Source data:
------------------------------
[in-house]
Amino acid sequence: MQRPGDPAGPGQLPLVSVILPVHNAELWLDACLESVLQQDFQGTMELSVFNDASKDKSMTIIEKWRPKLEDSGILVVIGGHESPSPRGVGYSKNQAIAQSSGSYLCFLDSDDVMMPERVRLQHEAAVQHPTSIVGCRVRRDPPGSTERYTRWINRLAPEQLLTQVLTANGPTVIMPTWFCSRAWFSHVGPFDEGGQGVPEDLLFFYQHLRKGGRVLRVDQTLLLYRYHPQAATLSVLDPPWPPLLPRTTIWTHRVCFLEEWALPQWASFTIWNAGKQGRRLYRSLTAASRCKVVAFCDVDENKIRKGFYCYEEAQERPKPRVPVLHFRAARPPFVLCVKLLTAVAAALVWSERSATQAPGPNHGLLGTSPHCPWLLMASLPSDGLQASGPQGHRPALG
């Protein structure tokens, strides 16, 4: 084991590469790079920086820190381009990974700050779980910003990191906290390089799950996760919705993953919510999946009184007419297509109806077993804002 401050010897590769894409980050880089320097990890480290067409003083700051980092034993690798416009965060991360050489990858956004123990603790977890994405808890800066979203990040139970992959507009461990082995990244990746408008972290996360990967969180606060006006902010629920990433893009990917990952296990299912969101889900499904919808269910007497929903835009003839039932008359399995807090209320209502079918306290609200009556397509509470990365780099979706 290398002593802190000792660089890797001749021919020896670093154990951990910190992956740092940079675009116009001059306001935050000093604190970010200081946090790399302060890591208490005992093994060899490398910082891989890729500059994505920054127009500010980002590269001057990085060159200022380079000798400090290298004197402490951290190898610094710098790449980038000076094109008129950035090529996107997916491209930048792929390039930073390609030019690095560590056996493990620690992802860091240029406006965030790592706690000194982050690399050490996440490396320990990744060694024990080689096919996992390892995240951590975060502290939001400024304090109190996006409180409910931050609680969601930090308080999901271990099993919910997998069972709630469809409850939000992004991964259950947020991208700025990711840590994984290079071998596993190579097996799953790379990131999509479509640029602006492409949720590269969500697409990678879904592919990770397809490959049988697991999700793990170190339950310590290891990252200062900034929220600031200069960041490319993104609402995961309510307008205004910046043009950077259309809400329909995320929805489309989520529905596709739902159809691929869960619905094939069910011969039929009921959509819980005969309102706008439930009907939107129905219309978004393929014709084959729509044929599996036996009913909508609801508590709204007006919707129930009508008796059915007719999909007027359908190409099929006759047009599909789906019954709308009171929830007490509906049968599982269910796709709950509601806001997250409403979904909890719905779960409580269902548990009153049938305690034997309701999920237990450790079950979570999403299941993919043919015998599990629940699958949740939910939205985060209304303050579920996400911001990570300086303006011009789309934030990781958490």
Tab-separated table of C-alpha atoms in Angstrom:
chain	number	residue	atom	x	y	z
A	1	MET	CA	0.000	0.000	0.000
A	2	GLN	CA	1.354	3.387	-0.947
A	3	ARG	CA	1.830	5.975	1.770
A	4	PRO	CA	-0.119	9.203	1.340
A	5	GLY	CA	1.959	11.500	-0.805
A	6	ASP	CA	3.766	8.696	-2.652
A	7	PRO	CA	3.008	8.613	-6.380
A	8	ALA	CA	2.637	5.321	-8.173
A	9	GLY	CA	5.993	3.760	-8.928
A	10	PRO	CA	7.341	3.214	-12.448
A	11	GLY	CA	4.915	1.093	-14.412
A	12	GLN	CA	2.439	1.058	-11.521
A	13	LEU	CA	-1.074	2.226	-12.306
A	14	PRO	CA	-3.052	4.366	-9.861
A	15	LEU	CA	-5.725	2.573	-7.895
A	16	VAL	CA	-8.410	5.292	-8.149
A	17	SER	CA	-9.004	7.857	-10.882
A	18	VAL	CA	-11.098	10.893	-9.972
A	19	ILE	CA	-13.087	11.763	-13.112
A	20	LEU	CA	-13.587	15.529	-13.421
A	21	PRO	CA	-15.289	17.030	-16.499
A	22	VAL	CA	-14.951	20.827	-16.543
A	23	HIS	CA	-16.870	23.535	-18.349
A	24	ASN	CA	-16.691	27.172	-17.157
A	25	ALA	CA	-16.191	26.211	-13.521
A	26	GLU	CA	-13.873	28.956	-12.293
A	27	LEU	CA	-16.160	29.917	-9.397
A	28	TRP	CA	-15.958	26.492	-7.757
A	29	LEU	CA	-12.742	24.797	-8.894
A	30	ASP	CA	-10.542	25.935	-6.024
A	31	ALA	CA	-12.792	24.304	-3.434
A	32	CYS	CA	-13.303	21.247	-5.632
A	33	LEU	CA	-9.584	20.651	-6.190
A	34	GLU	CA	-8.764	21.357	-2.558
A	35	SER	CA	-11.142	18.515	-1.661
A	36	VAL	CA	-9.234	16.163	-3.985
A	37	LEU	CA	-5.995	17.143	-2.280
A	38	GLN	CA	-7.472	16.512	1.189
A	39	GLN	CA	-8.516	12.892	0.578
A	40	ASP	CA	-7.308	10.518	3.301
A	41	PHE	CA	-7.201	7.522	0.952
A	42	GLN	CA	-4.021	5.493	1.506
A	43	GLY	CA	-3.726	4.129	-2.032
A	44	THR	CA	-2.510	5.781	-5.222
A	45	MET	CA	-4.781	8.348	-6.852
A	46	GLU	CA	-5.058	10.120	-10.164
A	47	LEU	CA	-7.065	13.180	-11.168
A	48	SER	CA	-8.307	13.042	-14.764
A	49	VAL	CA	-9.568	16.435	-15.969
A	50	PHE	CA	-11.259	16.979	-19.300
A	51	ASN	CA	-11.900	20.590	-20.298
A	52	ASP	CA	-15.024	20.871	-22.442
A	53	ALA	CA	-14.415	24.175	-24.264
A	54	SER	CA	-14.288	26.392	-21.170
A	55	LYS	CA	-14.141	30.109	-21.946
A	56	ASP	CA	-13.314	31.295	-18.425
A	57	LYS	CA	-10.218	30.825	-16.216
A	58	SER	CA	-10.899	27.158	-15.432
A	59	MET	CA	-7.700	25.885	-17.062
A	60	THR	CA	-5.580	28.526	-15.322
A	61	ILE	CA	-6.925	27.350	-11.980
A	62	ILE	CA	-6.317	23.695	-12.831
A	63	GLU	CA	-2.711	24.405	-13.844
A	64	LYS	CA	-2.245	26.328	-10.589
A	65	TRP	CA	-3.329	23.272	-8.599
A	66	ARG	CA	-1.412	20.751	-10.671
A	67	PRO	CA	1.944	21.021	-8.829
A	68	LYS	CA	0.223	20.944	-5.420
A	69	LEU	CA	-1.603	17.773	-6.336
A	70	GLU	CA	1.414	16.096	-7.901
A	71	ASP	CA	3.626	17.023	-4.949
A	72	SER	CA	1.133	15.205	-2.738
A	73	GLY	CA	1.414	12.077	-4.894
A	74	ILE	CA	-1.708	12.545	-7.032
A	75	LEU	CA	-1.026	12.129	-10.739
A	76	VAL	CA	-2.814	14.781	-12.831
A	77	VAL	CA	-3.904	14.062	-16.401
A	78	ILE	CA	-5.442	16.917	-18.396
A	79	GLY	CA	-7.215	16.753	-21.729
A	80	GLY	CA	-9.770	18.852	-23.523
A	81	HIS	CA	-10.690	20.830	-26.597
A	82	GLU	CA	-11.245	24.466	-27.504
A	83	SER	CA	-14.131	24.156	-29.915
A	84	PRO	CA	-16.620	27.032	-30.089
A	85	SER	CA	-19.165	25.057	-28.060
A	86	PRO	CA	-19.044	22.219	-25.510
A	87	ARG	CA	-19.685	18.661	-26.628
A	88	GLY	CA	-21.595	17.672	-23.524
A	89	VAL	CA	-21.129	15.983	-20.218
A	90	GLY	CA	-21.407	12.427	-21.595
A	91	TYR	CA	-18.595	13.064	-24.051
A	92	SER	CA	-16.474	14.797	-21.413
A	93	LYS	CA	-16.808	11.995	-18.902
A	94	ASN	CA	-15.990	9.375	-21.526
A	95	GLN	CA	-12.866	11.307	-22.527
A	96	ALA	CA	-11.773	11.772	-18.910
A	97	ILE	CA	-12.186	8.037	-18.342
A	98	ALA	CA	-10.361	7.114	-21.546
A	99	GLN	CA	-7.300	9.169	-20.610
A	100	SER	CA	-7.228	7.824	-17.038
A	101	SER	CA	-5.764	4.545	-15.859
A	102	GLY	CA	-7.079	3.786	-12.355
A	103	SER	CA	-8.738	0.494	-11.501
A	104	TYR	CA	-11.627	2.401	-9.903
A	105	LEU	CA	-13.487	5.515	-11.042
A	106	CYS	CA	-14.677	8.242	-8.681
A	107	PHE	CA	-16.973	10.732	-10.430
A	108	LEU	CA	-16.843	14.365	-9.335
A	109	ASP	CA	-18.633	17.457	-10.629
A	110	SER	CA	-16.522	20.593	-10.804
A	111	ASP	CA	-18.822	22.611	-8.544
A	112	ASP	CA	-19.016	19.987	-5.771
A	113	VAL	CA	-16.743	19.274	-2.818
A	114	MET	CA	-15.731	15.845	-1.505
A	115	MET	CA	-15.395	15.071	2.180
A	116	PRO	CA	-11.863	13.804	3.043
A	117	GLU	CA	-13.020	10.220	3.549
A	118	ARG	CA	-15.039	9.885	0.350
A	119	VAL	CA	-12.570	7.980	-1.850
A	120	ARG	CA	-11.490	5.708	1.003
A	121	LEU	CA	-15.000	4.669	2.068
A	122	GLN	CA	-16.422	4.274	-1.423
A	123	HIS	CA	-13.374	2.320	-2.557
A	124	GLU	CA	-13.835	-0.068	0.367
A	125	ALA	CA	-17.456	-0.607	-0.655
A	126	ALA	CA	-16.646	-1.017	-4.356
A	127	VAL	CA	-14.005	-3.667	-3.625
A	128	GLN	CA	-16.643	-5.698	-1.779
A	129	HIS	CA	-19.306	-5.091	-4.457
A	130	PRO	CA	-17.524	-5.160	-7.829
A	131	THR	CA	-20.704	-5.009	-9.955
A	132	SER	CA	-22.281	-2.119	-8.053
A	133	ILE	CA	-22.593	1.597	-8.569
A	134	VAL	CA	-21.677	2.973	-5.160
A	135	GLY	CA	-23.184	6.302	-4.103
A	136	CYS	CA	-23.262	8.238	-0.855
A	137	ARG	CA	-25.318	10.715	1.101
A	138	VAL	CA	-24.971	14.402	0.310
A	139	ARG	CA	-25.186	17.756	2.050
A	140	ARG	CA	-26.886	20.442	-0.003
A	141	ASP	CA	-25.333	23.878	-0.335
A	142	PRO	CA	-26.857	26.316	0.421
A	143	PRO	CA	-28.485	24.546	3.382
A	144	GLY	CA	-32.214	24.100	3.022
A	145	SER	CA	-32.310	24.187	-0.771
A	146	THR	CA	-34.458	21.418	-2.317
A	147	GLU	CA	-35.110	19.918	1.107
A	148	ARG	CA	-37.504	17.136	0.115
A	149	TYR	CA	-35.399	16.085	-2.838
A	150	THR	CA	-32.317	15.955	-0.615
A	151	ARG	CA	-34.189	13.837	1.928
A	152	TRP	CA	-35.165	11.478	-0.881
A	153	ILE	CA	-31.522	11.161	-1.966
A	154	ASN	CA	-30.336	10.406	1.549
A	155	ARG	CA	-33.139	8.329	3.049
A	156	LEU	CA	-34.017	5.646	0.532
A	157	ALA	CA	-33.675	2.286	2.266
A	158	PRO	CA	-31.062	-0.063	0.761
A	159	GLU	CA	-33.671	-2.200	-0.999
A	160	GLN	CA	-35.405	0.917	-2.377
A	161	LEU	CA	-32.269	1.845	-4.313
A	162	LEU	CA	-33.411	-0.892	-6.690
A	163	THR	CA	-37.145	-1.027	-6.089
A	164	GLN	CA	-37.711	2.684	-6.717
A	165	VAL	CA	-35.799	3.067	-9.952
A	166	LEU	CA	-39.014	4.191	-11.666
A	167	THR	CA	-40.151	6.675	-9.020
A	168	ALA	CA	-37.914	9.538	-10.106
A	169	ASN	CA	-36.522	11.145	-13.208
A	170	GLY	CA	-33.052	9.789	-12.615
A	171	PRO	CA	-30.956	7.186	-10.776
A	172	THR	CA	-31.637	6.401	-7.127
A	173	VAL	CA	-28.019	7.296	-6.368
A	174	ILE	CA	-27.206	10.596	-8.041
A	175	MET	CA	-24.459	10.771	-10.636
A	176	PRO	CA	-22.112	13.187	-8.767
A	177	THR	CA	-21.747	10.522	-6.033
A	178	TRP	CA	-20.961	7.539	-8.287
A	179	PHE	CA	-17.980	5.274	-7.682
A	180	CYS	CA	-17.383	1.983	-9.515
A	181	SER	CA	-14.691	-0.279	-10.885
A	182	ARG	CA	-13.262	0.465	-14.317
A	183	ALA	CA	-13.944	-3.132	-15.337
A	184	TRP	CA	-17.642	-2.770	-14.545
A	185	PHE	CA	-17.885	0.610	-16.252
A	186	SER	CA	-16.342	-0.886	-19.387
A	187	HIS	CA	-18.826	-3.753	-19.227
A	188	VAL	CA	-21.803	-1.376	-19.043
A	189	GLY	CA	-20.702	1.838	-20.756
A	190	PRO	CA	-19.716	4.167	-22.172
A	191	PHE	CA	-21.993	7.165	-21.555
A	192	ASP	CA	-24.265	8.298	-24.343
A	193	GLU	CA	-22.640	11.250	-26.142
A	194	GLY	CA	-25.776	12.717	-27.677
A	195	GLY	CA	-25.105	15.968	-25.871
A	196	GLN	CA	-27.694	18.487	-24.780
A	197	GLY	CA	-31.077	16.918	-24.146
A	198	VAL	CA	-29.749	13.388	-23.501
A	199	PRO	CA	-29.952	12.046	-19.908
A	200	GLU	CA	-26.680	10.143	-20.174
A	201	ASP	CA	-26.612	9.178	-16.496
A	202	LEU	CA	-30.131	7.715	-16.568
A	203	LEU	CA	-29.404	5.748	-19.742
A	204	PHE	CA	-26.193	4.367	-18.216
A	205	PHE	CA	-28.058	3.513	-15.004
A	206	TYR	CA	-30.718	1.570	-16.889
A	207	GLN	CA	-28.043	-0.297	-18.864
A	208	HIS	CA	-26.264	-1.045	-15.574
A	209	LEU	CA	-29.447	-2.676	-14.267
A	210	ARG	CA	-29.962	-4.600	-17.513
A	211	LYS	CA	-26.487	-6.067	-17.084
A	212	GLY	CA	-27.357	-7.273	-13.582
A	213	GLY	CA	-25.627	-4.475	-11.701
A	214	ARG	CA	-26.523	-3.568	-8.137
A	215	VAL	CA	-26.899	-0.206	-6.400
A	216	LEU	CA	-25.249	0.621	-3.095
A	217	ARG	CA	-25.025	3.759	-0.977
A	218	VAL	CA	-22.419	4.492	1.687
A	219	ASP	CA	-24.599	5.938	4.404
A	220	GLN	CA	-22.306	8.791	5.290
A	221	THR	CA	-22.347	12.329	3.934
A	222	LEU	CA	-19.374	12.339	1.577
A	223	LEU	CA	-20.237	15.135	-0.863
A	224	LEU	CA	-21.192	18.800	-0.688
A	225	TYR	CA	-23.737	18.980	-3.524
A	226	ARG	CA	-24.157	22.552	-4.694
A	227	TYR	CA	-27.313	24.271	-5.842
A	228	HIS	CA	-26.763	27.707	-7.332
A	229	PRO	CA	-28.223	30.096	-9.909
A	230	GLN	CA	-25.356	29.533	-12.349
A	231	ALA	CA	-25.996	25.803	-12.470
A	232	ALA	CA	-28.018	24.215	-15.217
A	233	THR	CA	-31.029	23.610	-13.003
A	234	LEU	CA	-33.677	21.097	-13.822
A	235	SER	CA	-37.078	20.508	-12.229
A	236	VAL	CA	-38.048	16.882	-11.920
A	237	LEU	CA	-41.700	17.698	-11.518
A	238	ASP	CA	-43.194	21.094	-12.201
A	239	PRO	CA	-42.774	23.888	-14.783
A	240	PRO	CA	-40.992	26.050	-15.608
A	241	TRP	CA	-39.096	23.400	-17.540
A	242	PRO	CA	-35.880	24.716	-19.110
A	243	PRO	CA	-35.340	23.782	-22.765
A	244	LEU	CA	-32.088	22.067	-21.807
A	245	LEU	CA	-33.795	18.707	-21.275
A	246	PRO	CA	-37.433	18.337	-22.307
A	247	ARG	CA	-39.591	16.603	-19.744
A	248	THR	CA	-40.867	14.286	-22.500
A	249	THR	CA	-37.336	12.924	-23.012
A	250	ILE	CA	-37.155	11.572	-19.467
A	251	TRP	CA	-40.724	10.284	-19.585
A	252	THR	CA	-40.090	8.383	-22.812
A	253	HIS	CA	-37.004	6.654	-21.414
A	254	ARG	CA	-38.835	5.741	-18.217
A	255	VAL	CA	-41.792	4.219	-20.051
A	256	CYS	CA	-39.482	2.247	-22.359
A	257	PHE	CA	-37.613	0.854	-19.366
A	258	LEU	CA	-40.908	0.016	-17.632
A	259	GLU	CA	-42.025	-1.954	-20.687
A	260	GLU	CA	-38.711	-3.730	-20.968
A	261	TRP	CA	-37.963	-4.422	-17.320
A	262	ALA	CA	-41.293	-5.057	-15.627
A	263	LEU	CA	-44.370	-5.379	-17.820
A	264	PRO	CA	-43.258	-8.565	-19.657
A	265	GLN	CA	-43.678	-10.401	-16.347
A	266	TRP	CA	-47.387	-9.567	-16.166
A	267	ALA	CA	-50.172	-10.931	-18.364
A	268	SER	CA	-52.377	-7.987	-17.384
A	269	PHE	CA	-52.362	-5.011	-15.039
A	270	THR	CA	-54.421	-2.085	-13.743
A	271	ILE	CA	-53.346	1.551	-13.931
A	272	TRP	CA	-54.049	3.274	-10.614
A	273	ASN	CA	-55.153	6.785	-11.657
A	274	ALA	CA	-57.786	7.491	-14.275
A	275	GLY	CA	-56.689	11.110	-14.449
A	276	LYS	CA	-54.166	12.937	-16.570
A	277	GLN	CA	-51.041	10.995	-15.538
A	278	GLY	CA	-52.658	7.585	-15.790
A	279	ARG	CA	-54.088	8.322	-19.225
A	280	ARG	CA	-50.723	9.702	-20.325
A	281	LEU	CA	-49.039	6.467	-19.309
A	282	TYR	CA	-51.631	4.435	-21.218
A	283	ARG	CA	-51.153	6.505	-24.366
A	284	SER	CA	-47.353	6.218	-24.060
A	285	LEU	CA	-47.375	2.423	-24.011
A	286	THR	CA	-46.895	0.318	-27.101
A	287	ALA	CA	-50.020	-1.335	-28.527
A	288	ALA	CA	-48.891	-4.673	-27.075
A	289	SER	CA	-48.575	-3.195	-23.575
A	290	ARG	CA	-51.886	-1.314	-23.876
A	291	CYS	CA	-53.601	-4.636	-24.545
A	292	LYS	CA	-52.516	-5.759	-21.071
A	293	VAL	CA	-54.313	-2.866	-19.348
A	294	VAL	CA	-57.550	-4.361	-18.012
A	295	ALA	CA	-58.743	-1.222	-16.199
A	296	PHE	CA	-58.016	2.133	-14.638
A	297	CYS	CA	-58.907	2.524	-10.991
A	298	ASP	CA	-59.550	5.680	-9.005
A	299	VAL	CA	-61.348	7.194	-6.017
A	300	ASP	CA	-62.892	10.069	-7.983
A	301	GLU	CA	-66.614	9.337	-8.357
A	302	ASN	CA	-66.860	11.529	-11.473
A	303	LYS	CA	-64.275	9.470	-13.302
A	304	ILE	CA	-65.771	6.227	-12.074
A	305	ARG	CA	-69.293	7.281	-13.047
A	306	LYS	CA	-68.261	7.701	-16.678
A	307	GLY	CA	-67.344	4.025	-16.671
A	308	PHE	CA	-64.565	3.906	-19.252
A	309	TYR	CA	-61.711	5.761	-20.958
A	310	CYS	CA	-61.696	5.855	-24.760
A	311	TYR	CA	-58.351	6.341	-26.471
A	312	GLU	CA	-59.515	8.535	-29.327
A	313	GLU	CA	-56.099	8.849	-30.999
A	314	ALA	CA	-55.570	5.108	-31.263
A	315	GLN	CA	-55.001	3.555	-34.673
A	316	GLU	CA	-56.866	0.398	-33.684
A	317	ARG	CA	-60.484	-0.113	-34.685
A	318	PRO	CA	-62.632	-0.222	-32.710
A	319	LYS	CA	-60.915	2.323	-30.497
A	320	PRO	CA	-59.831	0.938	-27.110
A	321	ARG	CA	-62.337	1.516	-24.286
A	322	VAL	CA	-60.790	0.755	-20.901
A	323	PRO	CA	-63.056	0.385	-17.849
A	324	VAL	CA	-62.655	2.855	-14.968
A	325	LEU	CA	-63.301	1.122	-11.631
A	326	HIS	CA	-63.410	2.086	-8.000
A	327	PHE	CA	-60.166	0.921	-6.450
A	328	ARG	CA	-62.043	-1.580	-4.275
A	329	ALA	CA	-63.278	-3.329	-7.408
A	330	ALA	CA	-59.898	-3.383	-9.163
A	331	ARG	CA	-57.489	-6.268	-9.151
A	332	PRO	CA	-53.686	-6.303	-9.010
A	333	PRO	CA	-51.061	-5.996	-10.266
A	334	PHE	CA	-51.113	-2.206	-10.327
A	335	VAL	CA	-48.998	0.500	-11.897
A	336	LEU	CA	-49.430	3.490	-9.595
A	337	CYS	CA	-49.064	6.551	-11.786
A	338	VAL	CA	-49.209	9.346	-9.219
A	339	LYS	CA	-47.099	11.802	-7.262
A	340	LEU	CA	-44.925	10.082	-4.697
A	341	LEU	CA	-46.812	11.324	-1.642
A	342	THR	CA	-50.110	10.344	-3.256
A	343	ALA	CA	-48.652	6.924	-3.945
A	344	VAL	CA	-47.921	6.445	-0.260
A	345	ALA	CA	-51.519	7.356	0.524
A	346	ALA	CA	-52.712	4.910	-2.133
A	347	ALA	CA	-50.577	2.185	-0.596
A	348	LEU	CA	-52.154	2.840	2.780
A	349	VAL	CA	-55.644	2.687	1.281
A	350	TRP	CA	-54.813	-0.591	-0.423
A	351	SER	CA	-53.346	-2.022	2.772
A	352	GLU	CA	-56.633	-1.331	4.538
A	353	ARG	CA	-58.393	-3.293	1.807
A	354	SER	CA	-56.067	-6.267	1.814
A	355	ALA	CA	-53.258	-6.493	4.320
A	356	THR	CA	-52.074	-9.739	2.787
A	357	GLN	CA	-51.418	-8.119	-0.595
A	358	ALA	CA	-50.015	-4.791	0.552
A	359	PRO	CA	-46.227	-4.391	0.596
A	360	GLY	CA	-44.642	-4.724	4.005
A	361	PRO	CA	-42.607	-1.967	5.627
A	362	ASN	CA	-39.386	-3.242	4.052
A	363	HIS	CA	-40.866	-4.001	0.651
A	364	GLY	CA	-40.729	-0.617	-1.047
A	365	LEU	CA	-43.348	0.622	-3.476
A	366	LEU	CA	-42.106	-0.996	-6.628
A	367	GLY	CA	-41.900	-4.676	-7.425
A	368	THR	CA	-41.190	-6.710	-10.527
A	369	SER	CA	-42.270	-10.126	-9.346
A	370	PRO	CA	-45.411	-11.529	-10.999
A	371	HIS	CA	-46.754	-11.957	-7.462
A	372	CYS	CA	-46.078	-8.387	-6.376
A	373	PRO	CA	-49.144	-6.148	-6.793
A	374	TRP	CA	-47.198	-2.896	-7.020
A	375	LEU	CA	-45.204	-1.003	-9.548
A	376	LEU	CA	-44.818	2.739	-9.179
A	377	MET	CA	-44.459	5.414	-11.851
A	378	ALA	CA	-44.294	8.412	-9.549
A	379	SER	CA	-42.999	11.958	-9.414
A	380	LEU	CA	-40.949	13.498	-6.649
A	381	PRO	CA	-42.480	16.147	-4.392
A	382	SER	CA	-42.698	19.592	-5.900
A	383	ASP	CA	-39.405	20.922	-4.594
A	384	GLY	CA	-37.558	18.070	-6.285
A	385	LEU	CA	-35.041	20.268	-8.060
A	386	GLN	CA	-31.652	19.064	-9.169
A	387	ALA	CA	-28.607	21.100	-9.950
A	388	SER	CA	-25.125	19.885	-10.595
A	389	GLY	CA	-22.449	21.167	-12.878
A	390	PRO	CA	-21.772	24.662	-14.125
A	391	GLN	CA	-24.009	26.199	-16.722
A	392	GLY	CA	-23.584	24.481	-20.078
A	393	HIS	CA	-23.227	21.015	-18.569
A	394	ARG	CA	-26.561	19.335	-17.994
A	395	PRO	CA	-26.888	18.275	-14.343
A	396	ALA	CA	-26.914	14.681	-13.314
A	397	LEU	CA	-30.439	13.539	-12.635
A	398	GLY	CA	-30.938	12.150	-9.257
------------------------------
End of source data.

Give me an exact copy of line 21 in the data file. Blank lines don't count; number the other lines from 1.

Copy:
A	16	VAL	CA	-8.410	5.292	-8.149